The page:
adamson bbq etobicoke

Police arrive to break up maskless indoor dining at Adamson BBQ in Toronto

If you've never heard of Toronto restaurant Adamson Barbecue before, you definitely have now, seeing as the brand opened the doors to its Etobicoke location for indoor dining on Tuesday in blatant defiance of provincial lockdown orders and is, as a result, trending on Twitter right now.

Just one day after Toronto and Peel regions entered the Grey zone of Ontario's new reopening framework and thus shuttered things such as non-essential retail stores and patios — the last on-site dining option restaurants and bars had left after dining rooms were closed on Oct. 10 — Adamson proprietor Adam Skelly decided to fight back against what he says is an unfair "singling out" of the hospitality industry.

"The data from Toronto Public Health that came out two weeks ago shows that two of the over 10,000 Ontario COVID deaths were linked to bars, restaurants and retail. So why are we getting we getting singled out? And the big multinational corporations are all essential while they're packed?" Skelly said in a video posted to the Adamson Instagram account on Monday evening.

And though most are condemning Skelly's brash decision to open not only outdoor dining but indoor as well today, he does have some avid supporters on site at the QEW and Royal York Road who are enthusiastically lining up and crowding inside to chow down on some ribs sans face coverings.

The event has unsurprisingly attracted a number of vocal anti-maskers that include, according to Toronto Sun reporter Joe Warmington, people wearing Guy Fawkes masks and waving anti-mask banners.

The Sun quite predictably seems to be the only outlet that Skelly has been happy to chat with after he apparently insisted that all media vacate the area shortly after opening up shop at 11 a.m.

Reporters on site claimed he "screamed" at them to get off his property and stop interviewing customers waiting in line. Meanwhile, he lauded the Sun for what he considers "unbiased" reportage over the course of the pandemic.

Despite the fact that the illegal opening was publicized well before it took place, it wasn't until around 11:30 a.m. that Toronto police arrived on scene, and they have since entered the restaurant and engaged with Skelly, who appeared "agitated," according to reports on Twitter.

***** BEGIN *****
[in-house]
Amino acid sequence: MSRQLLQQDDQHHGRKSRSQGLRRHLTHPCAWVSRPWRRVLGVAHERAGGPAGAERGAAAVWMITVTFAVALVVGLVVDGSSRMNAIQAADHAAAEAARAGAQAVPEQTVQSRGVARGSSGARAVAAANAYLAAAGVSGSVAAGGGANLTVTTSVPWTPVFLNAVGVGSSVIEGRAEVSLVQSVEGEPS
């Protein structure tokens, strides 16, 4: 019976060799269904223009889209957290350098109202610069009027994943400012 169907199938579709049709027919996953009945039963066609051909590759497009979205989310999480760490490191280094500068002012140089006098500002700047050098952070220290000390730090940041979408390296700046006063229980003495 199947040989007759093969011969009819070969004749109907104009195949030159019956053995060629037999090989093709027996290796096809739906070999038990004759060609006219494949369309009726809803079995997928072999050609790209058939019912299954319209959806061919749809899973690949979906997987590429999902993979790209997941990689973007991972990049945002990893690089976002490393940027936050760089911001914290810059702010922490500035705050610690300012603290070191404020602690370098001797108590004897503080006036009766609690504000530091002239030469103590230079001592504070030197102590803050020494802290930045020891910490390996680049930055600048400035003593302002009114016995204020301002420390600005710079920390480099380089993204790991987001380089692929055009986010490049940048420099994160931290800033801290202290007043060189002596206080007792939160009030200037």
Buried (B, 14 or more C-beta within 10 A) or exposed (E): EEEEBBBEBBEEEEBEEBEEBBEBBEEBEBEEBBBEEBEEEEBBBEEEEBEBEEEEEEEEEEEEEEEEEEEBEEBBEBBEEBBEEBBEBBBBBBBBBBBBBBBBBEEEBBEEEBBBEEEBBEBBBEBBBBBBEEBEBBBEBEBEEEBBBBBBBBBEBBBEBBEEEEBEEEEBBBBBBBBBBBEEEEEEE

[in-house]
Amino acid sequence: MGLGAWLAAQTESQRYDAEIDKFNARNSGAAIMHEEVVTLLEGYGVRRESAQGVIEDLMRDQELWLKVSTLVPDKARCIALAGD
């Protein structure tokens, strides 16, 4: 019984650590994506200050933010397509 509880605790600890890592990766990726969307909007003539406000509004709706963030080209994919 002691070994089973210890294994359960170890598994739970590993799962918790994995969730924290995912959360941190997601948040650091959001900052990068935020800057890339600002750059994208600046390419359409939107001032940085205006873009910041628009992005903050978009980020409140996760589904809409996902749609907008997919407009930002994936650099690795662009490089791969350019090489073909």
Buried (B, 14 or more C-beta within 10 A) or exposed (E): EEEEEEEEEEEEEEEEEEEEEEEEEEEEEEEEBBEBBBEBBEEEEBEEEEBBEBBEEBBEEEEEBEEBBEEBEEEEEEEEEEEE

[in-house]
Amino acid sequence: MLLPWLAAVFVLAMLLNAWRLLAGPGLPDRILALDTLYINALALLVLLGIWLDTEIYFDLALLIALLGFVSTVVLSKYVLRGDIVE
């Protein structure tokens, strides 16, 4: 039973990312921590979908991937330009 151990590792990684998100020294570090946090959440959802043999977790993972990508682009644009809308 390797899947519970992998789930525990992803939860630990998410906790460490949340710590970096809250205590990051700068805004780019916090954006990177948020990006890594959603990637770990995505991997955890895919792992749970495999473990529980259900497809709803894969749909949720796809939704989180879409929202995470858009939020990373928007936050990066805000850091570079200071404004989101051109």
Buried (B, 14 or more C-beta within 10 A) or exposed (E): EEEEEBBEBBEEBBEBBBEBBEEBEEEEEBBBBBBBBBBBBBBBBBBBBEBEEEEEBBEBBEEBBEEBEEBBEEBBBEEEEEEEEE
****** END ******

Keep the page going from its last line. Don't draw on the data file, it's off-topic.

The only official media that seems able to document what's taking place inside is Warmington, who continues to share photo and video footage of the scene.

Fellow reporters state that, as of shortly after noon, it appears that public health and bylaw officers have left the premises, but additional law enforcement officers have arrived and are ticketing cars that are illegally parked on the street.

Mayor John Tory will also be investigating a 311 employee who was seen fist bumping attendees from inside an official City vehicle.

Given that Skelly is flouting a number of restrictions right now — operating beyond just offering delivery and takeout, not enforcing the provinvial mask bylaw or social distancing measures, etc.— he could potentially face hundreds of thousands in penalties.

But, according to his own accounts to journalists, he has not actually been fined anything today, and officers have since corroborated in stating that he won't be charged, if at all, until later in the week.

Though Skelly's frustration is understandable and is shared by all of those whose businesses have been financially crippled by pandemic measures, his unsafe and method of trying to alert people to the plight of the industry right now was not the most effective or well-received.

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